You have two important reason to watch closely for striped flea beetles this year.
1. They are more tolerant of seed treatments currently on the market, so striped flea beetles are more likely than crucifer flea beetles to live through the seed treatment protection period.
2. Striped flea beetles are gaining territory, especially in central regions.
An AAFC study from 2007-11 demonstrated this population shift, with striped flea beetle numbers increasing through Manitoba, Central Saskatchewan and central Alberta. Interestingly, the dominant population at some locations seems to swing from one species to the other and back again. For example, in southern Alberta, striped accounted for 1% of flea beetles in 2008, then 62% in 2009 and back down to 4% in 2010.
In general, crucifer flea beetle remains the dominant species in southern regions, but the shift could come quickly. Study results from Brooks, Alberta emphasize this point. The study found that striped flea beetle proportions at Brooks increased from 0.4% in 2008 to 70.6% in 2011. Brooks may represent “the front” of the population reversal, the report says.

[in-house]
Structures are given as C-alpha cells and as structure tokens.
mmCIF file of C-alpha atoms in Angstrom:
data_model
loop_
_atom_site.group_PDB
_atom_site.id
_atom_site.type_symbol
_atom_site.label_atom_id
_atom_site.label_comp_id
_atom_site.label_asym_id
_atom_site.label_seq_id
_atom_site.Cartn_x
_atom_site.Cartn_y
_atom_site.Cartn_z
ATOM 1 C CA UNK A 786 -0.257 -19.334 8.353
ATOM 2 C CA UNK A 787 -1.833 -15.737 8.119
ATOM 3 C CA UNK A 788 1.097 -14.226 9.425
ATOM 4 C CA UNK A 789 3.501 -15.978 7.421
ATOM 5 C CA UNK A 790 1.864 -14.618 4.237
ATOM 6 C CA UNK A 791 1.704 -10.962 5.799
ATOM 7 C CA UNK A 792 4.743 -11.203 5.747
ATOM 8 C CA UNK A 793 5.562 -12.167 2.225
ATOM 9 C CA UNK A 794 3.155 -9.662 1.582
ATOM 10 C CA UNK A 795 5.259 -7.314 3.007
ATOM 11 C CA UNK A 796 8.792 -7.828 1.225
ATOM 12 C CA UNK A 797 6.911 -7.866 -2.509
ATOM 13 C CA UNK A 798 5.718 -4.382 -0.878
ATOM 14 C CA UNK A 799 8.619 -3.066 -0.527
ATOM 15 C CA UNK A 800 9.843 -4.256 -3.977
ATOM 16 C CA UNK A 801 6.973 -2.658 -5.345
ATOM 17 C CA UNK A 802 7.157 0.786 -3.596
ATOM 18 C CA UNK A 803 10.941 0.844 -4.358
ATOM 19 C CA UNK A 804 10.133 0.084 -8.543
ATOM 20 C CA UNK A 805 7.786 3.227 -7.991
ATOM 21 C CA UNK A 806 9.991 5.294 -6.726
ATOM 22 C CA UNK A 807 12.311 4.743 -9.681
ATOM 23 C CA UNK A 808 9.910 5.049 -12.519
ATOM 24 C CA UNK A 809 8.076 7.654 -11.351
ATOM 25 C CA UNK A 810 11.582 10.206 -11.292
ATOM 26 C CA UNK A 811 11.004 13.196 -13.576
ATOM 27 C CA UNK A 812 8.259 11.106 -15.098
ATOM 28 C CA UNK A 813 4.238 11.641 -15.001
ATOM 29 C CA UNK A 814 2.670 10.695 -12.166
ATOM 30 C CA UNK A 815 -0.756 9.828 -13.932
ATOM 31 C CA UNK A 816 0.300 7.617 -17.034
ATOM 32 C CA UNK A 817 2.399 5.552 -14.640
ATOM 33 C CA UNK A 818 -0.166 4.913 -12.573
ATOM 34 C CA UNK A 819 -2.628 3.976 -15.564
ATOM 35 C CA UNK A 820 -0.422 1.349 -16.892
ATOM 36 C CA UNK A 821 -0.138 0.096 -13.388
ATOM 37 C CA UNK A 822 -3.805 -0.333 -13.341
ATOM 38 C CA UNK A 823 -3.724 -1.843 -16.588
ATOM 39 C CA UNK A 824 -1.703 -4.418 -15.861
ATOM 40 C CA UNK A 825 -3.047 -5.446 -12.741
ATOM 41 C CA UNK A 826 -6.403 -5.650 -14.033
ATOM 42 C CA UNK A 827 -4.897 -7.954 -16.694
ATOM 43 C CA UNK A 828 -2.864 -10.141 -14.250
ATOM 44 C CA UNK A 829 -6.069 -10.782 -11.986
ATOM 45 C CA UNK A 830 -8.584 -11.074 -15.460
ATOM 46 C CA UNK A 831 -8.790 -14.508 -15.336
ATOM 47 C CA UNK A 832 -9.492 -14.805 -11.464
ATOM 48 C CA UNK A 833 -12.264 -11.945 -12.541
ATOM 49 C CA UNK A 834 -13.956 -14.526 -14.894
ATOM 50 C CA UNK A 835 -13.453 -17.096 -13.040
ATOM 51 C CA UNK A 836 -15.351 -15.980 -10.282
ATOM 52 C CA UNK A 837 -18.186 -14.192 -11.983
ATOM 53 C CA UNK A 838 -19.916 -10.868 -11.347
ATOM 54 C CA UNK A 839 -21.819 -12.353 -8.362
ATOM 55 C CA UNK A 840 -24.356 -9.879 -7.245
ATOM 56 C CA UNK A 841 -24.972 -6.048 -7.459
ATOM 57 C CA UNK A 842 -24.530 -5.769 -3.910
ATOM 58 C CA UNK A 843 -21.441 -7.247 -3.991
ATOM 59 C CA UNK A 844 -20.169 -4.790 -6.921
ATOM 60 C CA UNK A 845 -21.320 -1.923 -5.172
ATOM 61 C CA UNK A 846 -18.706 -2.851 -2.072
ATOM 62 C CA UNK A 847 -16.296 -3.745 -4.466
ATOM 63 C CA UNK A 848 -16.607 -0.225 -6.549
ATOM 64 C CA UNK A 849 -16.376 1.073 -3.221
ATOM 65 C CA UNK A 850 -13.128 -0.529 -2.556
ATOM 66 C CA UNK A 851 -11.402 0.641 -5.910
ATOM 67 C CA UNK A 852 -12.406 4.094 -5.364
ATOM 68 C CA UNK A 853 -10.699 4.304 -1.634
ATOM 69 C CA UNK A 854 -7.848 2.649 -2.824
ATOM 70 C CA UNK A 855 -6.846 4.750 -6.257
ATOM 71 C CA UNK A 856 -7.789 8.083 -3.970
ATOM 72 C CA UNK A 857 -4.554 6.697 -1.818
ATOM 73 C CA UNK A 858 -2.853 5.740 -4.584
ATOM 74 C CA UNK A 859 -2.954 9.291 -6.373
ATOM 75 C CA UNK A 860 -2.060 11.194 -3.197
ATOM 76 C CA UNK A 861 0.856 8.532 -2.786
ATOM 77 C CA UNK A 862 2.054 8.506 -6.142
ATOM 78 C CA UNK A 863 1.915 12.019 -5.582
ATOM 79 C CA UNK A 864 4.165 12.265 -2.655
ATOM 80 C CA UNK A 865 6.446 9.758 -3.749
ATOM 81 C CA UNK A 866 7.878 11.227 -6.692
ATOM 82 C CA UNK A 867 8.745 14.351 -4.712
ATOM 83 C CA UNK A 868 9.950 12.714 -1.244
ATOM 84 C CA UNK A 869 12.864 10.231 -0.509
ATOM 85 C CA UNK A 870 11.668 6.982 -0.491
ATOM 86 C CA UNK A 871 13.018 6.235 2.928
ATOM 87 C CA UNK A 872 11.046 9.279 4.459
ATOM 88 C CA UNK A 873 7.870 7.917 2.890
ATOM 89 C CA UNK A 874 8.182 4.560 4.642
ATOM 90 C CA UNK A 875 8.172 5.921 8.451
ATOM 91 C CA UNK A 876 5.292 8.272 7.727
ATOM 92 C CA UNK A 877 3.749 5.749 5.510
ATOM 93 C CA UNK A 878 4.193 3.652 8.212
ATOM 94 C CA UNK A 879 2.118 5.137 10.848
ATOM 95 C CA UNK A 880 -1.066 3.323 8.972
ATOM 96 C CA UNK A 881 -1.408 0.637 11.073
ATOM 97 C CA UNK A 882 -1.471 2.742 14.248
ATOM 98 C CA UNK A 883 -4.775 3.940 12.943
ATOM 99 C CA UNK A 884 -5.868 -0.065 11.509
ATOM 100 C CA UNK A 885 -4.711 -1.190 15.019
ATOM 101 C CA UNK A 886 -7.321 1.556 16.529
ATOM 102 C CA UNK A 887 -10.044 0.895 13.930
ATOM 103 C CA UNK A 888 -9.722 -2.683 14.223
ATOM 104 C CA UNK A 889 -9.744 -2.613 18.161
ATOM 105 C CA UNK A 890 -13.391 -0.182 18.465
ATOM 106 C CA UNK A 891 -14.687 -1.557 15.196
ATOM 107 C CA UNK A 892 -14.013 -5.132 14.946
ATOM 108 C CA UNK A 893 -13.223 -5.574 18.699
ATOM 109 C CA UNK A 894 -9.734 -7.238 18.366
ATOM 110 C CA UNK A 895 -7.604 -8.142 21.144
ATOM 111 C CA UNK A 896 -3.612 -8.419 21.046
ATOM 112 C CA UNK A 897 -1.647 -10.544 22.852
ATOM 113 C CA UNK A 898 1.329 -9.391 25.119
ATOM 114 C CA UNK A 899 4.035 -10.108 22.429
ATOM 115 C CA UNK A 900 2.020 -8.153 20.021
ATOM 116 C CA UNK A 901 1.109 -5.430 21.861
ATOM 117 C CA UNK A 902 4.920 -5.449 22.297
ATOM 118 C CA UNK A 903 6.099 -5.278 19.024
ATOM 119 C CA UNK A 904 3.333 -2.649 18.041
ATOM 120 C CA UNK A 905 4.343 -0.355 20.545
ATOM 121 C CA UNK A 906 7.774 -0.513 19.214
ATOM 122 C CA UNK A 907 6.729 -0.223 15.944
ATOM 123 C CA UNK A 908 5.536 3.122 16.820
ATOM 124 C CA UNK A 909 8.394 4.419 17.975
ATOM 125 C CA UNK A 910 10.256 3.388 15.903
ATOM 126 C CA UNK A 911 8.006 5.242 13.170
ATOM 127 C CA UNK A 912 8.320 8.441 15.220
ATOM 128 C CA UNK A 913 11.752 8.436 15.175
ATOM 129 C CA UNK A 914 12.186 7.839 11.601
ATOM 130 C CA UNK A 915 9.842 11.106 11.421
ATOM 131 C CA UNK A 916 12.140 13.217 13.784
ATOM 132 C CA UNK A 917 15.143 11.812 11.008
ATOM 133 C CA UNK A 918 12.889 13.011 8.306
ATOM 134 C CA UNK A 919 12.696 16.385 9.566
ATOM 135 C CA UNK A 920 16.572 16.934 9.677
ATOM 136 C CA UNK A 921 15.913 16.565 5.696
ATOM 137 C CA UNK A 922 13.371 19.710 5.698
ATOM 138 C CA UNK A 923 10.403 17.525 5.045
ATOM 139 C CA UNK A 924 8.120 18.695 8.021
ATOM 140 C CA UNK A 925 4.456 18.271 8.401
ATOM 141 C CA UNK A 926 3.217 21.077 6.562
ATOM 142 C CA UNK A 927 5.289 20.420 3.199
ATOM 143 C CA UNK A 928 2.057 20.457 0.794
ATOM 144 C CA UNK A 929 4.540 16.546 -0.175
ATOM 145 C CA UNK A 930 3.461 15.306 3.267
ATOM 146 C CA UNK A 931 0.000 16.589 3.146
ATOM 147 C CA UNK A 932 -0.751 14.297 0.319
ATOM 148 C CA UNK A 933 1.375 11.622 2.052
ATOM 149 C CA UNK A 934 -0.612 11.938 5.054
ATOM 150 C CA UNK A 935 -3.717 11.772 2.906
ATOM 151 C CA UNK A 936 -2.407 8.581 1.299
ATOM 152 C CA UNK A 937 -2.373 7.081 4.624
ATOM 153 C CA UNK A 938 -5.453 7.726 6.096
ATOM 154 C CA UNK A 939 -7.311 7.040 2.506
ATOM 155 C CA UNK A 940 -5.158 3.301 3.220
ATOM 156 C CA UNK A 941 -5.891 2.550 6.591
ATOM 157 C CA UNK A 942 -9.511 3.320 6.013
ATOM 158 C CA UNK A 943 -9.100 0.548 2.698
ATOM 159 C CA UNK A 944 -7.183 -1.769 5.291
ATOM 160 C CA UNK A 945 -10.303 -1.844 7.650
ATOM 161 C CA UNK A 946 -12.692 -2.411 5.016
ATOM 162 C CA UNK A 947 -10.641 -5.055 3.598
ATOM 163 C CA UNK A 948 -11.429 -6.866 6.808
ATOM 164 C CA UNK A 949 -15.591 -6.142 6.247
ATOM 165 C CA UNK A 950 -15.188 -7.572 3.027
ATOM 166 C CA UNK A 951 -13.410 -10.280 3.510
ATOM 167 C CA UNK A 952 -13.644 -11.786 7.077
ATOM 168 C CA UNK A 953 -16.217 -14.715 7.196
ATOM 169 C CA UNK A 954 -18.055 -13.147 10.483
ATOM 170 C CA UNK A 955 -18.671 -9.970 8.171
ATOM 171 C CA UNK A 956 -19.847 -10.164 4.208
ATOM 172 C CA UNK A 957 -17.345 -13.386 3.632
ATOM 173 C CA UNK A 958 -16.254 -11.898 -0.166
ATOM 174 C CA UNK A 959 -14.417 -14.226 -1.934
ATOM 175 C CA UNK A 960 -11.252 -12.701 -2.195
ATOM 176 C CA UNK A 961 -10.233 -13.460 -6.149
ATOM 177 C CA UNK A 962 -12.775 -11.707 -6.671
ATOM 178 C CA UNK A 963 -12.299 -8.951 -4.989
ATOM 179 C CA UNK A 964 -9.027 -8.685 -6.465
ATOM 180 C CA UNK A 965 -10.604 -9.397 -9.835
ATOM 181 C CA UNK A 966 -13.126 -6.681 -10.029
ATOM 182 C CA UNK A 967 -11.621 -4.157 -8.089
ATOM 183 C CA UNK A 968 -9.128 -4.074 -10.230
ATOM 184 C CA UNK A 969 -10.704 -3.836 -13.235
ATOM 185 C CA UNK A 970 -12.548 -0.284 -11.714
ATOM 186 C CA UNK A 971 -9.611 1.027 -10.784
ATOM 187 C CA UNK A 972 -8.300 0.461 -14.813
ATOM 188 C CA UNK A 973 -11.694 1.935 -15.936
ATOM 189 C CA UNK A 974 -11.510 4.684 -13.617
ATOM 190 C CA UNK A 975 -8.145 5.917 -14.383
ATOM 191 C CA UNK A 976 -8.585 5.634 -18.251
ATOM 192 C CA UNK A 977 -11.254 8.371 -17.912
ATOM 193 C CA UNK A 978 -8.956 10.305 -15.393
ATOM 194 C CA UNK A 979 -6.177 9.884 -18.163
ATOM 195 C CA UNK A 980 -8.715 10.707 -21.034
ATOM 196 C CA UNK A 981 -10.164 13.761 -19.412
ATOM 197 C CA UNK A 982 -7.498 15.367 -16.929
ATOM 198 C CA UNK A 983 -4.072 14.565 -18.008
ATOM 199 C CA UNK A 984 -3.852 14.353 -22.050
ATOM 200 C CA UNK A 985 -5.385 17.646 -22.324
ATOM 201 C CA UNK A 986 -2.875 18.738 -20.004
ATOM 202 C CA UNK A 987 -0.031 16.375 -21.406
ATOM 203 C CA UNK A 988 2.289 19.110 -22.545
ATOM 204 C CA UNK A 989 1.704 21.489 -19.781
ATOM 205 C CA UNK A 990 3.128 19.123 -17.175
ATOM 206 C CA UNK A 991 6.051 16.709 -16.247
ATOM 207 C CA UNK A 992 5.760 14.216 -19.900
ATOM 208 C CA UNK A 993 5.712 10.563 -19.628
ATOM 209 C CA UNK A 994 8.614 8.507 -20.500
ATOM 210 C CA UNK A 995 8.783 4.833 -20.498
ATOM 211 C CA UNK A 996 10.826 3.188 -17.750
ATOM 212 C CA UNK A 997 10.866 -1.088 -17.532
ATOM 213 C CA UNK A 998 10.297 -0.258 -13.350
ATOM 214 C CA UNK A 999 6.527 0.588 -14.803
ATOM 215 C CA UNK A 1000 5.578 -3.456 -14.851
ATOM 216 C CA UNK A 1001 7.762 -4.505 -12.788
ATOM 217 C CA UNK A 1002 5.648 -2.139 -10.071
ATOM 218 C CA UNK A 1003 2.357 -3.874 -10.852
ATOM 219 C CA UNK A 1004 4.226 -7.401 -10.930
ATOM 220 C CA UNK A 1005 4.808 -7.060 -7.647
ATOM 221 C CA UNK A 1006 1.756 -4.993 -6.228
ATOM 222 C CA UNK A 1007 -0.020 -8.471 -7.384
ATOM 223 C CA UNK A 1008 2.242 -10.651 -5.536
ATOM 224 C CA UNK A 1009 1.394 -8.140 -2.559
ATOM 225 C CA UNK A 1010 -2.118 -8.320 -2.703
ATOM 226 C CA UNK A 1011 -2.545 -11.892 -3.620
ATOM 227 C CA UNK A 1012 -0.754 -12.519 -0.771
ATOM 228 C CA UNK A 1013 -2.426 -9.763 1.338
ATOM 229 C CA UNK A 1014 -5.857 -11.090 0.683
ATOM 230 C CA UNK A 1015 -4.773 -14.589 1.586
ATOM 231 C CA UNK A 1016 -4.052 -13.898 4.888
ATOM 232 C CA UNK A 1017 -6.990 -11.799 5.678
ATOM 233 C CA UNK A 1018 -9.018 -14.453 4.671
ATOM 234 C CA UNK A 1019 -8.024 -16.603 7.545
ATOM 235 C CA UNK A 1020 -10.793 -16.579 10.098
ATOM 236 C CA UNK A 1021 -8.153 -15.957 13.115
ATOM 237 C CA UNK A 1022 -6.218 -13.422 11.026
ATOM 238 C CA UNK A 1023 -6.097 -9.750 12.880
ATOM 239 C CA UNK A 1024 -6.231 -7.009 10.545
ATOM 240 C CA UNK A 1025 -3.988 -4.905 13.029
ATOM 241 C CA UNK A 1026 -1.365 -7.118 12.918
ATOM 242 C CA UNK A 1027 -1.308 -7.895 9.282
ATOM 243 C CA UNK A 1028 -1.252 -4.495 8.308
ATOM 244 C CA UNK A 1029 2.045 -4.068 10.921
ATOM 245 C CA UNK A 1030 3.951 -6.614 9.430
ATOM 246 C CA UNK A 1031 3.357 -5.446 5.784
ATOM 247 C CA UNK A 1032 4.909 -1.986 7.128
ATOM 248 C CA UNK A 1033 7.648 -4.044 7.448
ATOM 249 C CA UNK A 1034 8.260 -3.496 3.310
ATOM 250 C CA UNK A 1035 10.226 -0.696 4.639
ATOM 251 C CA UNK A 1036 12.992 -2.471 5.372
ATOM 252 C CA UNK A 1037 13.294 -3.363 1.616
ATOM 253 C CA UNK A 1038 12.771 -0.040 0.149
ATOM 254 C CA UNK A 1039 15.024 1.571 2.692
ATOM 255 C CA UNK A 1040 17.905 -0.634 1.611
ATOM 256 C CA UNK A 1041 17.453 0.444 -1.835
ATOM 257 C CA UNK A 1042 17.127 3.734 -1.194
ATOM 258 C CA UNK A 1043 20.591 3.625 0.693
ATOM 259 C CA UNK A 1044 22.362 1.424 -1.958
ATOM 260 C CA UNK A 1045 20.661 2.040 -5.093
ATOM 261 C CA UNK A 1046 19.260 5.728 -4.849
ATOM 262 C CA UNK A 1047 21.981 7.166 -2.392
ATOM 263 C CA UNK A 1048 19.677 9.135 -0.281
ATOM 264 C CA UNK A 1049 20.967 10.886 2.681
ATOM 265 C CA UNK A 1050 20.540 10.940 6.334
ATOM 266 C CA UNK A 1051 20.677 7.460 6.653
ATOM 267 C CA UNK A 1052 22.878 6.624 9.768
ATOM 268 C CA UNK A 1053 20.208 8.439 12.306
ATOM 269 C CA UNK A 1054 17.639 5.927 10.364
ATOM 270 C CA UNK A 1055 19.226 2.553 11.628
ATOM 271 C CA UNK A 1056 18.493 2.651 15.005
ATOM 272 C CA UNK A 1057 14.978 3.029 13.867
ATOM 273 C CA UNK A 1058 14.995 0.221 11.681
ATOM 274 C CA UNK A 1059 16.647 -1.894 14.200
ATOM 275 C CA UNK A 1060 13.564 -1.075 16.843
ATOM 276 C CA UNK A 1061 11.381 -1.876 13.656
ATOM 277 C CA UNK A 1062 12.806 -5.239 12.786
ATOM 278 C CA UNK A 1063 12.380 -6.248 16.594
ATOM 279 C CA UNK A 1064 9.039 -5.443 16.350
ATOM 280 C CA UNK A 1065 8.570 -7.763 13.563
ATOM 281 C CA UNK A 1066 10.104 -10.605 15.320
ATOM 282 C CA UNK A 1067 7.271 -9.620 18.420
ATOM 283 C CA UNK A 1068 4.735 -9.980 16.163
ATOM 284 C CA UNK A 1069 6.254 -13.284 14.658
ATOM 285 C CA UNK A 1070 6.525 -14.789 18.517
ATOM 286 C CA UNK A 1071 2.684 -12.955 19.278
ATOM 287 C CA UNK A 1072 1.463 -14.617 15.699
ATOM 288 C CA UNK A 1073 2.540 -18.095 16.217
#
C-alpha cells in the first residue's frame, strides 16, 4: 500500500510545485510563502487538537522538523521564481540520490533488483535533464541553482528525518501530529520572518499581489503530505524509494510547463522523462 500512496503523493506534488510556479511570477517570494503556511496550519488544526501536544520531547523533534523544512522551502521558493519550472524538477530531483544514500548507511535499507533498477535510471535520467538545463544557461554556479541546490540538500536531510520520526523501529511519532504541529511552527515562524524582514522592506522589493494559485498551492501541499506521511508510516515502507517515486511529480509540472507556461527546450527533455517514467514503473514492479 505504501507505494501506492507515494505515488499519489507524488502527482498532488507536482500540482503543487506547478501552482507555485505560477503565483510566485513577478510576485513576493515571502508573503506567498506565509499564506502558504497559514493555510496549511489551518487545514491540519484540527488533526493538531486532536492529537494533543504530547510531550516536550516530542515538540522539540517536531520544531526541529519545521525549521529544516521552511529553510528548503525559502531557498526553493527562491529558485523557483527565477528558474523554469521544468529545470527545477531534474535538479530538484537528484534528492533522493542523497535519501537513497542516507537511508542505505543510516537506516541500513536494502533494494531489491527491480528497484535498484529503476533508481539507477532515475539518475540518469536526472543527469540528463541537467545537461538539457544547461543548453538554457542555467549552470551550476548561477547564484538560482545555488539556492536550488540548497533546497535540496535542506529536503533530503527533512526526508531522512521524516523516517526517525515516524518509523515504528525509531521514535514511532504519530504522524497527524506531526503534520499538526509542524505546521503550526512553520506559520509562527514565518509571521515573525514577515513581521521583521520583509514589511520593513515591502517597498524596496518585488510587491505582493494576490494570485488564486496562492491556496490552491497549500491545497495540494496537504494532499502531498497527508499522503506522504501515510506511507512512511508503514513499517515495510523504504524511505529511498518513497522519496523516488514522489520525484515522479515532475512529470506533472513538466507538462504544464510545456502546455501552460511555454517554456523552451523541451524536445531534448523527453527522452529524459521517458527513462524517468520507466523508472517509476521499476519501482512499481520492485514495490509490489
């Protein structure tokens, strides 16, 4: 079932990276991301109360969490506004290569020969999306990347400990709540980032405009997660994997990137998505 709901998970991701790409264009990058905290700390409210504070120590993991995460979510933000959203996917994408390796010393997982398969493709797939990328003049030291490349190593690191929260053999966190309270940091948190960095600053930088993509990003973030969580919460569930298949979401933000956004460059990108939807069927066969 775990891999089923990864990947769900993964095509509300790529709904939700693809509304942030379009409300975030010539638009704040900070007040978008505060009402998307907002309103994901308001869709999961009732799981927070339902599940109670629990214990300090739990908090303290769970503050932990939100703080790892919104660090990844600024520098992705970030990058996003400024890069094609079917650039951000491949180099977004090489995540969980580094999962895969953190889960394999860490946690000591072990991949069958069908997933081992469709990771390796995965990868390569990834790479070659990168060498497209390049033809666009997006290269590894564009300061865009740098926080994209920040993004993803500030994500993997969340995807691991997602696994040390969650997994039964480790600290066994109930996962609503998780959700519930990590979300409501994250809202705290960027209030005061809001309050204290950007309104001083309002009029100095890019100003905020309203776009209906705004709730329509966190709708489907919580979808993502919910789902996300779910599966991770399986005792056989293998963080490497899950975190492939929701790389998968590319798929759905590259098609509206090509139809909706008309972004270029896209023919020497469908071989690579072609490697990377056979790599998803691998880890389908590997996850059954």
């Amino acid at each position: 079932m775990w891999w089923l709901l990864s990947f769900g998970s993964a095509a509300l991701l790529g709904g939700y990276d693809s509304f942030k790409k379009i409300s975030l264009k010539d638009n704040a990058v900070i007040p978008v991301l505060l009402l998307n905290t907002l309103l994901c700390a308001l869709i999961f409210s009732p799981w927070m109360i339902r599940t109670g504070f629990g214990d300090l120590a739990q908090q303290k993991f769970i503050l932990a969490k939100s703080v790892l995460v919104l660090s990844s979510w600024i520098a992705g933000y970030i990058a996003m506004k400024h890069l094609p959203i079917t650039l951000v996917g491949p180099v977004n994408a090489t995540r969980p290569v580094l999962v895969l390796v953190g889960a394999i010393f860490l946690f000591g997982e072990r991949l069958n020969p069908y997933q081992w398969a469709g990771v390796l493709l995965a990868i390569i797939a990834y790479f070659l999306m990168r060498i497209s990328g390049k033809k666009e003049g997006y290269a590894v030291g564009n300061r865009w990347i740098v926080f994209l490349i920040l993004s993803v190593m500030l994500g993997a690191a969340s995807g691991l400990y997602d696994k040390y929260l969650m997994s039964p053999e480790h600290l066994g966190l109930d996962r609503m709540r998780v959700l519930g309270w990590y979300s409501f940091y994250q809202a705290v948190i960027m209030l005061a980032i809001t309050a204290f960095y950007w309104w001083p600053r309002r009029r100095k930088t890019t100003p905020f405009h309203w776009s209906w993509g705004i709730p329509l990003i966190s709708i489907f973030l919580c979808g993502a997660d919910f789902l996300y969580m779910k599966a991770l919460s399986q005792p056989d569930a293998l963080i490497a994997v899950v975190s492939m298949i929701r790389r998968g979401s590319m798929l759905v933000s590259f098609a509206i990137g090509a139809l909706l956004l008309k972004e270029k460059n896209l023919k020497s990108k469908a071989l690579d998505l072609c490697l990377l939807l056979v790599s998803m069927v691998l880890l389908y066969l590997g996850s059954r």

Growers who haven’t looked closely — and it can take a close look to tell the difference — in the past couple years may be in for a surprise. When scouting for striped flea beetles, look for two orange or tan stripes down the back. Also, striped flea beetles will emerge earlier, so they could be a greater threat to earlier seeded canola.
If flea beetle populations are high, and canola is slow progressing through the early stages, growers may not be able to rely on seed treatment insecticide alone.
Note that the previous statement can also apply to crucifer flea beetles. No matter which region you farm and which flea beetle is predominant, regular scouting of flea beetle feeding is important.